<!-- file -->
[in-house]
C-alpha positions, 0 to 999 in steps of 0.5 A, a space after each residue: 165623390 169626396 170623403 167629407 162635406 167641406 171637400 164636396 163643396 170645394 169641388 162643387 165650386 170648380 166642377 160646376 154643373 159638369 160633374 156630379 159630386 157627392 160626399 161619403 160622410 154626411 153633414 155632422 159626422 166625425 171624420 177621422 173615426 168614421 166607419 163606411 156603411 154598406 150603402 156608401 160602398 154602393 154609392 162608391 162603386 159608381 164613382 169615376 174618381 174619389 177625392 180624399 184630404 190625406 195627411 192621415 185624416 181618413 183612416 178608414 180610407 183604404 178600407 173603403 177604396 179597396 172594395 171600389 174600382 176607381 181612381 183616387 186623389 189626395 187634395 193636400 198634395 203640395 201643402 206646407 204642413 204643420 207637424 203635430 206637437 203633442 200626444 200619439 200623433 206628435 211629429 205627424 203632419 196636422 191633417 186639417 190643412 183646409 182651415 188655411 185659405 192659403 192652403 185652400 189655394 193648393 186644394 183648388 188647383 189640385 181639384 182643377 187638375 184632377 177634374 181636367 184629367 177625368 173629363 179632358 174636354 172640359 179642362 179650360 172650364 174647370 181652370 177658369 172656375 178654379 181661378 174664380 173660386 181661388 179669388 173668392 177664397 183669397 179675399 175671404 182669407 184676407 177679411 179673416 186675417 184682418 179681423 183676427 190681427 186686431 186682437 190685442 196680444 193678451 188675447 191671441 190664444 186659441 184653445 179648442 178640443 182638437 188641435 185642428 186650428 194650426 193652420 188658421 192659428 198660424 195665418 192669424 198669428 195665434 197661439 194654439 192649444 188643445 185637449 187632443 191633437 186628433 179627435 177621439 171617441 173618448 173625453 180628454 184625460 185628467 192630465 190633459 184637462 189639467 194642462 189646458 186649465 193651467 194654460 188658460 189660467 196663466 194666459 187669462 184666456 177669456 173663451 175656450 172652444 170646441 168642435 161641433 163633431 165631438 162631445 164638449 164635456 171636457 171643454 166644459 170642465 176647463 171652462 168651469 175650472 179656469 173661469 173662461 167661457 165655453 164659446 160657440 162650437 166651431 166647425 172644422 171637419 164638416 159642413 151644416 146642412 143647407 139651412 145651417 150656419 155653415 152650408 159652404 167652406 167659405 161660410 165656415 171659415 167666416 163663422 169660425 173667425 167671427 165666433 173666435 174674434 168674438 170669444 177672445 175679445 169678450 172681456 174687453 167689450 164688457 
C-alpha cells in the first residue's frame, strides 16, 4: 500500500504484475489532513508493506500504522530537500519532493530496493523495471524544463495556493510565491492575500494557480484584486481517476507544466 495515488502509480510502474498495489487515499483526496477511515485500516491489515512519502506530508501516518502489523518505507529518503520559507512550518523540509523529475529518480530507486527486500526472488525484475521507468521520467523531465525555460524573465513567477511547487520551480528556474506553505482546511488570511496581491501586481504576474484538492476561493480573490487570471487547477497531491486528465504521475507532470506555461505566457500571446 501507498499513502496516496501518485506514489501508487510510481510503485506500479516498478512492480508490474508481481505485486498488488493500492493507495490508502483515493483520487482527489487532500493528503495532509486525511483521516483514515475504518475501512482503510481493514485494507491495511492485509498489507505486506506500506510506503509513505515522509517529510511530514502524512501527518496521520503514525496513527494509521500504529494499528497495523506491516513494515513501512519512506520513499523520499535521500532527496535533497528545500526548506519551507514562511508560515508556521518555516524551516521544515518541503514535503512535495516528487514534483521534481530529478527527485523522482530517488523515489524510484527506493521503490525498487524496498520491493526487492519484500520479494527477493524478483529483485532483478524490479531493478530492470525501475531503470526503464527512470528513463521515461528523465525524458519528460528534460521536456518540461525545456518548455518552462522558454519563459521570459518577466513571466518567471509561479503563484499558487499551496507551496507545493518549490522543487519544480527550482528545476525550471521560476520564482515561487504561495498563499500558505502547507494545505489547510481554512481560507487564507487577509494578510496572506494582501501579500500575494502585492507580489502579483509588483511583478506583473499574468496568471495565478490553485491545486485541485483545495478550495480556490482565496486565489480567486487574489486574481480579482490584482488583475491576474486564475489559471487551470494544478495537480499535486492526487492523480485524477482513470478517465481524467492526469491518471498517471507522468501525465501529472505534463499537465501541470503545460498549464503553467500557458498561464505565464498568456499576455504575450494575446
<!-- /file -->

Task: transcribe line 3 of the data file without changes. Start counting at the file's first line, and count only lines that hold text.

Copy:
C-alpha cells in the first residue's frame, strides 16, 4: 500500500504484475489532513508493506500504522530537500519532493530496493523495471524544463495556493510565491492575500494557480484584486481517476507544466 495515488502509480510502474498495489487515499483526496477511515485500516491489515512519502506530508501516518502489523518505507529518503520559507512550518523540509523529475529518480530507486527486500526472488525484475521507468521520467523531465525555460524573465513567477511547487520551480528556474506553505482546511488570511496581491501586481504576474484538492476561493480573490487570471487547477497531491486528465504521475507532470506555461505566457500571446 501507498499513502496516496501518485506514489501508487510510481510503485506500479516498478512492480508490474508481481505485486498488488493500492493507495490508502483515493483520487482527489487532500493528503495532509486525511483521516483514515475504518475501512482503510481493514485494507491495511492485509498489507505486506506500506510506503509513505515522509517529510511530514502524512501527518496521520503514525496513527494509521500504529494499528497495523506491516513494515513501512519512506520513499523520499535521500532527496535533497528545500526548506519551507514562511508560515508556521518555516524551516521544515518541503514535503512535495516528487514534483521534481530529478527527485523522482530517488523515489524510484527506493521503490525498487524496498520491493526487492519484500520479494527477493524478483529483485532483478524490479531493478530492470525501475531503470526503464527512470528513463521515461528523465525524458519528460528534460521536456518540461525545456518548455518552462522558454519563459521570459518577466513571466518567471509561479503563484499558487499551496507551496507545493518549490522543487519544480527550482528545476525550471521560476520564482515561487504561495498563499500558505502547507494545505489547510481554512481560507487564507487577509494578510496572506494582501501579500500575494502585492507580489502579483509588483511583478506583473499574468496568471495565478490553485491545486485541485483545495478550495480556490482565496486565489480567486487574489486574481480579482490584482488583475491576474486564475489559471487551470494544478495537480499535486492526487492523480485524477482513470478517465481524467492526469491518471498517471507522468501525465501529472505534463499537465501541470503545460498549464503553467500557458498561464505565464498568456499576455504575450494575446